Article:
Carla: There’s also just all the logistics of it all. Games aren’t made by one person usually and definitely not in my case. I work with at least one artist per game, if not an illustrator, graphics designer, and even an artist specifically for meeples! Then there’s playtesters, manufacturers (many at first, until you make a decision on which one to go with), reviewers (I try to go with at least 10), interviewers (written, podcasts, and video), and people to talk to to set up demos. There are just so many people and events to coordinate and it definitely doesn’t magically fall into place.
Brandon: There’s a lot of truth to this. It’s common to juggle a lot of technologies and demands on your time. Even though I “work alone“, I don’t really. I have a freelance artist, a community of game developers to bounce ideas off of, play-testers both online and offline, reviewers, bloggers, podcasters, etc. You get the idea. I have dozens of spreadsheets for different things – people to talk to, marketing leads, game files, play-testing logs, you name it.
Finding an Audience
Brandon: All this is behind the scenes. You have to think about what’s publicly visible, too. How do you find the right audience and spread the word?
Carla: Right now, my methods are really varied. I post frequently on all the progress I make on Twitter and occasionally Instagram. I make “work in progress” threads on Board Game Geek to talk about progress, then post to the appropriate Geek Lists during the Kickstarter. I’ll post in a large variety of Facebook groups while progress is being made on art and other aspects of the game and usually ask questions, while also linking my Facebook page. During the Kickstarter, there are about 20 different groups I post to, depending on the game.
Carla: Always post in relevant groups, but try to make the post engaging. Whenever I demo or playtest, I make sure to get the email address of the person, so I can inform them when the Kickstarter starts. I also run a game night at the local cupcake store and get emails from the people that attend that. There’s also Reddit and I tend to stick to my local subreddit, as the board game subreddits tend to not approve of posting about your own games. I also try to go to as many conventions as I can and playtest as much as possible.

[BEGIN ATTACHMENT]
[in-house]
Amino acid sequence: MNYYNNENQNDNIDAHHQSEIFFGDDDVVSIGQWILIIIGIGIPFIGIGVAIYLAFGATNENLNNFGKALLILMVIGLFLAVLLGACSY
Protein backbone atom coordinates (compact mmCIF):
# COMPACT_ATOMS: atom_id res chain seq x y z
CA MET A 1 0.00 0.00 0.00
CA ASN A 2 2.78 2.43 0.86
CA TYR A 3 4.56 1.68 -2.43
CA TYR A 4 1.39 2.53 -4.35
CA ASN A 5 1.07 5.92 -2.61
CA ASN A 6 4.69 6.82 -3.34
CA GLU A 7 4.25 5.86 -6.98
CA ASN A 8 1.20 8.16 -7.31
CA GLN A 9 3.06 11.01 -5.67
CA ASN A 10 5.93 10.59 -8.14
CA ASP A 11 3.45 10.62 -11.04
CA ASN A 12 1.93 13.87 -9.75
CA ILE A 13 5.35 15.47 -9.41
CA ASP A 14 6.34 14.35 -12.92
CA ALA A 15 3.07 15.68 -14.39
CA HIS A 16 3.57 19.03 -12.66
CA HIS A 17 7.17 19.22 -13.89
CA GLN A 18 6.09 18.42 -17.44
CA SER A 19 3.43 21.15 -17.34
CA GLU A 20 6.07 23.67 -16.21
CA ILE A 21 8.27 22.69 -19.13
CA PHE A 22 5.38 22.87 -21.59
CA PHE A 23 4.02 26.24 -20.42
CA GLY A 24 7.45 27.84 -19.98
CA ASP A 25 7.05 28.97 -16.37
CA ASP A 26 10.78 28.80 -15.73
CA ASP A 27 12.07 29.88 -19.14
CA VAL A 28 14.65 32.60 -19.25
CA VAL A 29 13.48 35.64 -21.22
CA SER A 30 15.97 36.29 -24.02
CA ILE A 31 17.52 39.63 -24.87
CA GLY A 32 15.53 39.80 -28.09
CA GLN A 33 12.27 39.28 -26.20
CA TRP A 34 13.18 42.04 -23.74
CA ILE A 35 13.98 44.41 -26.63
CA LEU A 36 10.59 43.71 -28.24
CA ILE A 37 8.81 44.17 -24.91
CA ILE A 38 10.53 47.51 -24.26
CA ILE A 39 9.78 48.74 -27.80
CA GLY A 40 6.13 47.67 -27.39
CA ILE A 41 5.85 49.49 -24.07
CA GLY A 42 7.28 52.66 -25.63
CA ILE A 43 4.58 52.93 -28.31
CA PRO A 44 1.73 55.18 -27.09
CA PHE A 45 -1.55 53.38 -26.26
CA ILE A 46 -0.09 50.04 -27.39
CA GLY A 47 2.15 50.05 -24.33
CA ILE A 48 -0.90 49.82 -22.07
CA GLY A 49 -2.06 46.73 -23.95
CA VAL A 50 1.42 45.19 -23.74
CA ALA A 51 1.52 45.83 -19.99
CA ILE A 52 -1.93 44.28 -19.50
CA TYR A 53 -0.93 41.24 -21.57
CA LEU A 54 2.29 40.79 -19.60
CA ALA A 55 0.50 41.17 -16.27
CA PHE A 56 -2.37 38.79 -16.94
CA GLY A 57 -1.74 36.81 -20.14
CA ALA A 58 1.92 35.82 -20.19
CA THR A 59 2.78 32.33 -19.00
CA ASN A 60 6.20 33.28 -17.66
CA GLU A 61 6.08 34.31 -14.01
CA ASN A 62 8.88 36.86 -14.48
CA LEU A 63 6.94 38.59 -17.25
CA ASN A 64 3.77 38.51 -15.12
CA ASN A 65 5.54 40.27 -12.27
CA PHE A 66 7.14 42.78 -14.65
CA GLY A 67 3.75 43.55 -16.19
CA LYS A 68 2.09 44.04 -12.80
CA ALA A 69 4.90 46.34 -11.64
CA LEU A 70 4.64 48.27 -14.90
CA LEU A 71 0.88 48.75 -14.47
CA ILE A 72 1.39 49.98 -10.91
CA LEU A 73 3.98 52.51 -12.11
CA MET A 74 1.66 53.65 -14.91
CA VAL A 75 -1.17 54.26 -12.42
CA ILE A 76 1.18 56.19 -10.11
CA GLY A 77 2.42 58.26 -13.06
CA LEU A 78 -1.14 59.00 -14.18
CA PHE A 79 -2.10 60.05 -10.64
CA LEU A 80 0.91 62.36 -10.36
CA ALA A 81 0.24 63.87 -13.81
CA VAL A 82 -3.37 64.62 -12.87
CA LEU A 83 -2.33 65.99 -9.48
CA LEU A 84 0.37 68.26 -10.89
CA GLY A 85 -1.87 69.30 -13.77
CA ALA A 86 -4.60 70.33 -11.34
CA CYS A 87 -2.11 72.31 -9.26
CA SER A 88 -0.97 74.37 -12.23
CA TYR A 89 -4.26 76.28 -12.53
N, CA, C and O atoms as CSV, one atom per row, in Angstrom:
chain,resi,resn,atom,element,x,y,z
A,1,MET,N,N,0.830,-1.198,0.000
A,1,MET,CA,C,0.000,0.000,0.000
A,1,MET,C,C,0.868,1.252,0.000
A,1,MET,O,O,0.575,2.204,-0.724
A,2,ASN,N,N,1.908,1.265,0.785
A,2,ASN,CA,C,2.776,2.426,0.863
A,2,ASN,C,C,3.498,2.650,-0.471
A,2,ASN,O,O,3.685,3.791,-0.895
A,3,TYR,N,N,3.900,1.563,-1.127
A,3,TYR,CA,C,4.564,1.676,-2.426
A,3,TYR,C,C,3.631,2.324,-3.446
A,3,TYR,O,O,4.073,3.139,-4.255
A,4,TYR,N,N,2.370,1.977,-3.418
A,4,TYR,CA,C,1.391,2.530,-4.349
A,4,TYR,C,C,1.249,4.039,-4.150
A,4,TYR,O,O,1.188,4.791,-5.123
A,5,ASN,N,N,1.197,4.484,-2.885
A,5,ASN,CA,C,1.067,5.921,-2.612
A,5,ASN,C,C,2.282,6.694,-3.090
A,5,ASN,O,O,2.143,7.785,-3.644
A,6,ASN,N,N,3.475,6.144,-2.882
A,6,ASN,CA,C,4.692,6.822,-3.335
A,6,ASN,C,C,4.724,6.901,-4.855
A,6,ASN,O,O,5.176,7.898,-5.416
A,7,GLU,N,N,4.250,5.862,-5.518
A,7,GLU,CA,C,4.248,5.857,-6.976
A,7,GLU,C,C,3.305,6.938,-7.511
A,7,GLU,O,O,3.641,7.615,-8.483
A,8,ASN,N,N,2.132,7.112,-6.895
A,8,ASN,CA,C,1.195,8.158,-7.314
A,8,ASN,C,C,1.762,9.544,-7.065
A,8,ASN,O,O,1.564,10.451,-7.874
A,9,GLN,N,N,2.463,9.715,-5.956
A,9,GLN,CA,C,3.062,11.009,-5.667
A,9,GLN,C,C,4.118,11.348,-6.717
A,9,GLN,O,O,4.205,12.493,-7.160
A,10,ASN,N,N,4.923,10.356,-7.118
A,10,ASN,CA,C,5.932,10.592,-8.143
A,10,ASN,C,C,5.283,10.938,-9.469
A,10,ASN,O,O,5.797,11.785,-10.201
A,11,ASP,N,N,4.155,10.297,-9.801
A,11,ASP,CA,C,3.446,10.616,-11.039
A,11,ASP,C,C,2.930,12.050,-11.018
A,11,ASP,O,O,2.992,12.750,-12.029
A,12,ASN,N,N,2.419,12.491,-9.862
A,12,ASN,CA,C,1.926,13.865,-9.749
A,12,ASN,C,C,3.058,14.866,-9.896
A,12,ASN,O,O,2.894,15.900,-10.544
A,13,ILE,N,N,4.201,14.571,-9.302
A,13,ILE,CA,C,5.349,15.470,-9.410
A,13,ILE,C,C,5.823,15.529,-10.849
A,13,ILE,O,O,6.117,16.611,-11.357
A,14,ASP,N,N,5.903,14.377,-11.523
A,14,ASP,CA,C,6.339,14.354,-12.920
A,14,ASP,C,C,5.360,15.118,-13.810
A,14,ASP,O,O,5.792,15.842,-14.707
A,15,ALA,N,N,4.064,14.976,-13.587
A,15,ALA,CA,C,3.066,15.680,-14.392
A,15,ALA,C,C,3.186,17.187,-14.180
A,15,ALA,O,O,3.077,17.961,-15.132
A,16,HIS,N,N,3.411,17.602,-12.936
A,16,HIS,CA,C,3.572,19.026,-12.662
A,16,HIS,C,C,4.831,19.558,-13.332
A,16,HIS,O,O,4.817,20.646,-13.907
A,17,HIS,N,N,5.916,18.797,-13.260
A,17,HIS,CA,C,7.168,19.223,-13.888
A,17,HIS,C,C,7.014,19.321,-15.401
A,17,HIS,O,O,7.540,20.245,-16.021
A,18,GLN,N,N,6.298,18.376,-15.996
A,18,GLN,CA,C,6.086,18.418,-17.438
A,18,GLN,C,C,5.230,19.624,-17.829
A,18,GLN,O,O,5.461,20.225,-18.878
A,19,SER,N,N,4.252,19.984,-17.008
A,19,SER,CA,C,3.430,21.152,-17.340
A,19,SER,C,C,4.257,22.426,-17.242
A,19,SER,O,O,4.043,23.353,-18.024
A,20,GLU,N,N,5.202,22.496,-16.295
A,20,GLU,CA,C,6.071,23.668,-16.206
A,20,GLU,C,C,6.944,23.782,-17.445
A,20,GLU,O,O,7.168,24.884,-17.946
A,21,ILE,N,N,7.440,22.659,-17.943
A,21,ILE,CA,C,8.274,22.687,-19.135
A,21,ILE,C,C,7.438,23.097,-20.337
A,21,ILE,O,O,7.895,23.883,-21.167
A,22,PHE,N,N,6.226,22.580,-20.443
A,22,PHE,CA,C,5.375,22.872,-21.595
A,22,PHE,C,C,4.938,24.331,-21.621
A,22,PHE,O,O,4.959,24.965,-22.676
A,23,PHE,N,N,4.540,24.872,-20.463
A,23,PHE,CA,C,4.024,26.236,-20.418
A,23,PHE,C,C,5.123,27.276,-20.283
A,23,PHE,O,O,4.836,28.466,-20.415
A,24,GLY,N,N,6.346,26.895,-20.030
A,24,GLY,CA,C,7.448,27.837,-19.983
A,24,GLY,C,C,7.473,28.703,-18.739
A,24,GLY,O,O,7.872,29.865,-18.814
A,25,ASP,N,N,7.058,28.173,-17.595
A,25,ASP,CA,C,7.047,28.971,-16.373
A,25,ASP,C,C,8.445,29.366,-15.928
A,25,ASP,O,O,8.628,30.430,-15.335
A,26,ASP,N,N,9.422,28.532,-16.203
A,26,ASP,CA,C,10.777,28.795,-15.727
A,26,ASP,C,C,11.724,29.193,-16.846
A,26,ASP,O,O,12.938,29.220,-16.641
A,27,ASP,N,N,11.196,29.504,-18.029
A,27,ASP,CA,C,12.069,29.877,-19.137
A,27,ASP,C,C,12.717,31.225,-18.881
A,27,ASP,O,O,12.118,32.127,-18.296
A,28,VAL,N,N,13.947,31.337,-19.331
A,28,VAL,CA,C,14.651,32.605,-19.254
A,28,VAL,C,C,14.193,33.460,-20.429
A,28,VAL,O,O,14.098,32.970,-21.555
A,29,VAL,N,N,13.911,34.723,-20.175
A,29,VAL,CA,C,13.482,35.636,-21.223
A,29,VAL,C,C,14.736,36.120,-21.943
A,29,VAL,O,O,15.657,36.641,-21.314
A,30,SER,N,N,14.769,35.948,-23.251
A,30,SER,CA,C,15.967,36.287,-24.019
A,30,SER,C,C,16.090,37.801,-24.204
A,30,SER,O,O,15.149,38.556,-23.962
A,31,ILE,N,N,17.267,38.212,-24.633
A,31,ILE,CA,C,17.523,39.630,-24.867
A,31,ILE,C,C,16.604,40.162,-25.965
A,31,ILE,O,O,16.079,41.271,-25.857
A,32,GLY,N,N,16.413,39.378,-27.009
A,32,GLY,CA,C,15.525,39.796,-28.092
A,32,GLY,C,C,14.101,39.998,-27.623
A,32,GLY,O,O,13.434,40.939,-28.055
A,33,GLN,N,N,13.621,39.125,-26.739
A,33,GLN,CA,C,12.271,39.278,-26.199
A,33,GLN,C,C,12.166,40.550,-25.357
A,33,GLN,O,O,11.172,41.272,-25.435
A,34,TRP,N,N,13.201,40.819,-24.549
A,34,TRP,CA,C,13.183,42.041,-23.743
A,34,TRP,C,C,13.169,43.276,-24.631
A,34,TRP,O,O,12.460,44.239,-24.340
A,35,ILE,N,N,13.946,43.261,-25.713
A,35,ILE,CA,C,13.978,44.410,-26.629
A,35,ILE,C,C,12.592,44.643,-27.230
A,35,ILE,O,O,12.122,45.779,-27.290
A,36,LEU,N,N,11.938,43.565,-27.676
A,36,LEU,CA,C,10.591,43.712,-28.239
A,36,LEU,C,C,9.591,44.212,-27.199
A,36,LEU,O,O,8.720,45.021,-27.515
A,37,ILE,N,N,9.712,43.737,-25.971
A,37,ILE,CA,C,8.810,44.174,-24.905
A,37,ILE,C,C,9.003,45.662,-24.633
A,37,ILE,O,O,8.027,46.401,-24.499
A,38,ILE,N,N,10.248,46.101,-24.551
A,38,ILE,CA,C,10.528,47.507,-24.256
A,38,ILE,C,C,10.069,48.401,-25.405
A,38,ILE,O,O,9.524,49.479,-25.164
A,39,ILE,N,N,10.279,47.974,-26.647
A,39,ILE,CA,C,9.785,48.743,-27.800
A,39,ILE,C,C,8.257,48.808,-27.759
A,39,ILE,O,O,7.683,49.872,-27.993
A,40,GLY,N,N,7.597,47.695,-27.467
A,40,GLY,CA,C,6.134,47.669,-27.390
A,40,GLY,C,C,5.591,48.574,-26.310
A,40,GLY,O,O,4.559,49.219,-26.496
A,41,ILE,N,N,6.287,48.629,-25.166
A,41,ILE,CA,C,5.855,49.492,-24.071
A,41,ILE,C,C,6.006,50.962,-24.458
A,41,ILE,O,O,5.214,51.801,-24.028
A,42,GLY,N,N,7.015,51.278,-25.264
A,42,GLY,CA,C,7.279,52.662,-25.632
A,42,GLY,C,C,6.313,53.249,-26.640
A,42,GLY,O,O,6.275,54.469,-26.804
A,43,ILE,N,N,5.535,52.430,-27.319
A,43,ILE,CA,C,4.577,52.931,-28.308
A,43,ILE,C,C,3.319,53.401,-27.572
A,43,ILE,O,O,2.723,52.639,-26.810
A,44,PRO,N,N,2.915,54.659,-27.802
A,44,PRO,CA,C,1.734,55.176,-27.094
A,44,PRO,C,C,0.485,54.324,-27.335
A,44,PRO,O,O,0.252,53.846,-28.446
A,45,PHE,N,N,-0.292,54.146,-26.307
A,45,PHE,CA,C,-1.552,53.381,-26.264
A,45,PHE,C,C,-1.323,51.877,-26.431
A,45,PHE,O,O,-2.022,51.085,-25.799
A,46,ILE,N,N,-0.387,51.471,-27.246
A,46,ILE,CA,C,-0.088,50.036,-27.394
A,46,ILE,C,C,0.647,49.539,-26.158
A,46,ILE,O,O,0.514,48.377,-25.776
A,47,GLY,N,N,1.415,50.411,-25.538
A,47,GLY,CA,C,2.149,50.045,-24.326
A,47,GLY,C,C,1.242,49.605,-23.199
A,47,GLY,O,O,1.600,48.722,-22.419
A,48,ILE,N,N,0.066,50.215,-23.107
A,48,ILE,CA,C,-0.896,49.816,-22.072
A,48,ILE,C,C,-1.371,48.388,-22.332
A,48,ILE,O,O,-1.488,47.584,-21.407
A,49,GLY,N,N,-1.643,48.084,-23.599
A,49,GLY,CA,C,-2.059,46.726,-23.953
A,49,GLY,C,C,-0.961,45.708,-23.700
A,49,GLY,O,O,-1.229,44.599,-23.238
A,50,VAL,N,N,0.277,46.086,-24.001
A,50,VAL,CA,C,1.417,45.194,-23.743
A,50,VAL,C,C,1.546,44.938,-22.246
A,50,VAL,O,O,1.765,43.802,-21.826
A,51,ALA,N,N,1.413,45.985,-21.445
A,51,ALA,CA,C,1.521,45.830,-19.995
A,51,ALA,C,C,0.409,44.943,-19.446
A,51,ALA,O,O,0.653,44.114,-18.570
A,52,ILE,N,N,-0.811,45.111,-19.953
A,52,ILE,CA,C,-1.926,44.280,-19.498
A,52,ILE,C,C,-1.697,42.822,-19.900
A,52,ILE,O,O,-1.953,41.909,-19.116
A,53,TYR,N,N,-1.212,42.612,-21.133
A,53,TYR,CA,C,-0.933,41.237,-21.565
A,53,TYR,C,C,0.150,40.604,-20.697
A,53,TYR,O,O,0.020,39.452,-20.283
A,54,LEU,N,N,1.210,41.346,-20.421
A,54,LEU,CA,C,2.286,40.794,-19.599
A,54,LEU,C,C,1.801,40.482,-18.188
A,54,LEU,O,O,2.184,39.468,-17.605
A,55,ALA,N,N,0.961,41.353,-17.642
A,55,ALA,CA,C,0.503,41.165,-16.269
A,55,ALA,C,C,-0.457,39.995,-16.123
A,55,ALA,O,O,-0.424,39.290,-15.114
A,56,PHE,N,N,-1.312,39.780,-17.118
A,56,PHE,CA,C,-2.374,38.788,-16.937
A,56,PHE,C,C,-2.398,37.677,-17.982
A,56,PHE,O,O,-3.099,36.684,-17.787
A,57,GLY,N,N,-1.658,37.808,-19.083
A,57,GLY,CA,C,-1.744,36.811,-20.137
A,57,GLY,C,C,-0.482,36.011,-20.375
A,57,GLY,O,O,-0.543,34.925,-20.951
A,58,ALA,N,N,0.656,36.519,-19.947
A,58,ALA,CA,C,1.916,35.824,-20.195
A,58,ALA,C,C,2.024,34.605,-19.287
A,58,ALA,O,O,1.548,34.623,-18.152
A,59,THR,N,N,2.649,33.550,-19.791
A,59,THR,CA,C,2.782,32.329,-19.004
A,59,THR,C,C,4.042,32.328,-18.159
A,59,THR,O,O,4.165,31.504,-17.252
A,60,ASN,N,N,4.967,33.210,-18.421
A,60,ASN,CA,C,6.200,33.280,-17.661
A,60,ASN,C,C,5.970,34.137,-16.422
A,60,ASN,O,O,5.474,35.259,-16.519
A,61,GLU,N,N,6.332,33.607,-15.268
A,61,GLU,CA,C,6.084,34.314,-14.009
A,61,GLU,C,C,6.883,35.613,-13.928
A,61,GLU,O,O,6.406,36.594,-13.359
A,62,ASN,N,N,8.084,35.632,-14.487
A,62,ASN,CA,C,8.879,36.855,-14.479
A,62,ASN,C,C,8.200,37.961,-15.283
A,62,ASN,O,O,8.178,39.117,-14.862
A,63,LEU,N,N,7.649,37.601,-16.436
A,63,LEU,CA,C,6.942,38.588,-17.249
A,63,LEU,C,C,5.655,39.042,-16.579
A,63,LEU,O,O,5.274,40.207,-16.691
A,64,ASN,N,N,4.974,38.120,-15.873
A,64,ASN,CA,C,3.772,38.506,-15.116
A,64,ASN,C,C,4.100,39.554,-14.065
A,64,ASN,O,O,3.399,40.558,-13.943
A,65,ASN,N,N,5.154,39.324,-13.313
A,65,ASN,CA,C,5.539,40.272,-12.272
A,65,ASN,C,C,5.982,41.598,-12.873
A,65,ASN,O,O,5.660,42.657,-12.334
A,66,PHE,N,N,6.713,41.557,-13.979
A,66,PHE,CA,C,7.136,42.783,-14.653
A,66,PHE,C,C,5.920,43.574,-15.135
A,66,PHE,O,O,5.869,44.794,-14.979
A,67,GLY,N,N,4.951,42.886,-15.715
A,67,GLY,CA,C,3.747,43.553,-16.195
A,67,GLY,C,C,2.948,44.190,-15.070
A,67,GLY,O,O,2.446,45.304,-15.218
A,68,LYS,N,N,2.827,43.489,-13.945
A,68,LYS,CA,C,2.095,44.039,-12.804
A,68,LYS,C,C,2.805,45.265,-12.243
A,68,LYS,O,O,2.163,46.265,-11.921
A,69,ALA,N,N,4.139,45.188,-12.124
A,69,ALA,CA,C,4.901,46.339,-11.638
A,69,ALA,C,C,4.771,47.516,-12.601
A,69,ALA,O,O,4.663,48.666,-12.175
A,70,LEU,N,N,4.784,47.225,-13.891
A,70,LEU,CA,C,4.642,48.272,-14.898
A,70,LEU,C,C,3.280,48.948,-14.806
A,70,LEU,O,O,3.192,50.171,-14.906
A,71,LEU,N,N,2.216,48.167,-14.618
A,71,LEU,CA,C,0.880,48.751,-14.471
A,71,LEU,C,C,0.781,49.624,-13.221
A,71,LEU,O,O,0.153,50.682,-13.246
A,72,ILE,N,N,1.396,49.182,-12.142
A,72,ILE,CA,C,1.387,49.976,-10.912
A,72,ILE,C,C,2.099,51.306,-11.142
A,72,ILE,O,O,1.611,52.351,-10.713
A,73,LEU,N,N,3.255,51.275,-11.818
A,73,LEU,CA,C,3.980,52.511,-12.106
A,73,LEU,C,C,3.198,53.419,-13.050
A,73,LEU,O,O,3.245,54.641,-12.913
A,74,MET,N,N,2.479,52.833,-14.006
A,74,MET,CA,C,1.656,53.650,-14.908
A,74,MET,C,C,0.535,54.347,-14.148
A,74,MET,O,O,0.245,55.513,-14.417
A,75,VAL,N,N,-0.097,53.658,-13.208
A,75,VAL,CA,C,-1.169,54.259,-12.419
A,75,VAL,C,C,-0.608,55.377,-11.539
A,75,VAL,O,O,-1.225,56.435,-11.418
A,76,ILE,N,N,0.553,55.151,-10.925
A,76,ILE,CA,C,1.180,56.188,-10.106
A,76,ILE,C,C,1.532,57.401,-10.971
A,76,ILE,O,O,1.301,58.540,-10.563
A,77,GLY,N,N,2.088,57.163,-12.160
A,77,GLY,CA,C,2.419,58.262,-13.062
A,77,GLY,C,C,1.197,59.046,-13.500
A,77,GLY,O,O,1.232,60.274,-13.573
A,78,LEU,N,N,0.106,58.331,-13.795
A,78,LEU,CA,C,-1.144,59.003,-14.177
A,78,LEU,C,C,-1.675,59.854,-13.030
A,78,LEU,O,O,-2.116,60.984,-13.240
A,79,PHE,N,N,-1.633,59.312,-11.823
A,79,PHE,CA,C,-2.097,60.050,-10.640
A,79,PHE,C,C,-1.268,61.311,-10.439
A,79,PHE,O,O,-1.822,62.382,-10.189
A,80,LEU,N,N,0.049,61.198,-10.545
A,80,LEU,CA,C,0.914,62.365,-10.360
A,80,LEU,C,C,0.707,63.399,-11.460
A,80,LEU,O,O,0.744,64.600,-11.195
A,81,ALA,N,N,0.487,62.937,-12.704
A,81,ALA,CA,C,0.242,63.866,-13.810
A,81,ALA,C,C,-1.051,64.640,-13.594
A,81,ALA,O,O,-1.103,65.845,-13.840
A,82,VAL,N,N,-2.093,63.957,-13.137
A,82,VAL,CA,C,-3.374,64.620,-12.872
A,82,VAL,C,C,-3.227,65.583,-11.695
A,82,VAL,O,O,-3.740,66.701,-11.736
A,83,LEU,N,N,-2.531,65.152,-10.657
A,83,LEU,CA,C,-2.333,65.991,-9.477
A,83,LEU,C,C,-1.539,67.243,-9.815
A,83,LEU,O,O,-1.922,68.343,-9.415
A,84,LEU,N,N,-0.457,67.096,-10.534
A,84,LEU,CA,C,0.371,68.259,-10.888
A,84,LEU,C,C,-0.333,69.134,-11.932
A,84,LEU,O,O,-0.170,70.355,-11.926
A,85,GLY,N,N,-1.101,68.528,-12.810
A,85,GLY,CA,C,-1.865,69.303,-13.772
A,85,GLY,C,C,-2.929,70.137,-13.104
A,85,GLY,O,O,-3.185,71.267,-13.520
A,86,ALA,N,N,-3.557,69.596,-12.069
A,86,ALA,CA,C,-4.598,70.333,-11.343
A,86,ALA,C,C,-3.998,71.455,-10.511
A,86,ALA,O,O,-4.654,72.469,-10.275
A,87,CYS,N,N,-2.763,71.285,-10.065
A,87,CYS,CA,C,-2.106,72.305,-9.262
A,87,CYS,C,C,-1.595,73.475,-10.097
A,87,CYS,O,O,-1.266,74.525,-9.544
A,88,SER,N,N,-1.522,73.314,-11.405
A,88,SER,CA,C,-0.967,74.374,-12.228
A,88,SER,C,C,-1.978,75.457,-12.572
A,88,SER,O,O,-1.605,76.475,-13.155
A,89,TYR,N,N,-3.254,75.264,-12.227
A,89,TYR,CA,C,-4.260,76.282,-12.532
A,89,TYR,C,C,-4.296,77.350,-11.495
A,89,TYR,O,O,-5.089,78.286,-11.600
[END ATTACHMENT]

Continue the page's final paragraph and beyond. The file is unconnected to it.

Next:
Carla: I also do a lot of interviews! Between written, video, and podcasts, I did 17 interviews during my last Kickstarter. Not only that, there’s also certain board gaming websites that take press releases. I’ve tried a variety of advertising, as well, but I’m definitely going to get farther away from that as traditional advertising doesn’t seem to work as well as I’d hope. I’ve run a few contests as well, but I’m not sure any of those have helped all that much. Contests might be good for unknown publishers, but I’m not exactly unknown at this point.
Brandon: That’s a ton of really good information and I have, in response, a few reactions. The first being that no matter what location you go to – Board Game Geek, Facebook, Reddit, or cons – you’re going to really specific places to spread the word of your games. Not only do you make engaging content, but you post it to specific groups, specific lists, and specific subreddits. It’s targeting. It’s smart business, and because attention is limited and constantly being sucked away, it’s polite, too.
Brandon: As for finding out which places are the best, well, I haven’t found a better way than experimenting – online and offline. Once you found places that work and people who were receptive to what you had to say, you always got their email and give them a place to go. That helps build a community, or at the very least, keep you organized. That’s where podcasts, video, interviews – even this very one – come in. It’s all outreach!
Brandon: This is what networking looks like…it’s talking to a lot of people. Both to spread your ideas and to make them better.
Brandon: Think I just had a marketing geek moment there.
Carla: Reviews are also so important! I have a list of reviewers that are great to work with, but you can’t just choose the ones you like, you have to choose ones that will like your game and increase your audience.
Brandon: Yes, you definitely need to reach out to reviewers for trust and visibility to your intended audience. I try to aim for professional ones with a well-targeted audience, even if they might say something I don’t like.
Brandon: If there were one piece of advice you could give yourself before you started making games, what would it be?
Carla: Be prepared for a lot of work, learning, and growing as a person. It’s going to be hard, but you’ll be better for it and gain a ton of friends. It’s not an industry where you’ll earn a lot of money, but it does have a lot of heart.
Brandon: Amen to that. It’s a fun process and you meet a ton of people.
Brandon: Alright, that’s all I’ve got. Thank you very much! Good luck on Fire in the Library, I’m looking forward to it 🙂
Carla: Thank you! I’m looking forward to seeing Highways & Byways, as well!
Board games are big projects, so a lot goes on behind the scenes. Experts can make it look easy, but it isn’t. How you handle manufacturing, logistics, and marketing can all affect how your games are perceived. Those perceptions, in turn, become a part of your game – even if you don’t intend for them to.
Got any war stories from your game projects? Tell us about them in the comments below 🙂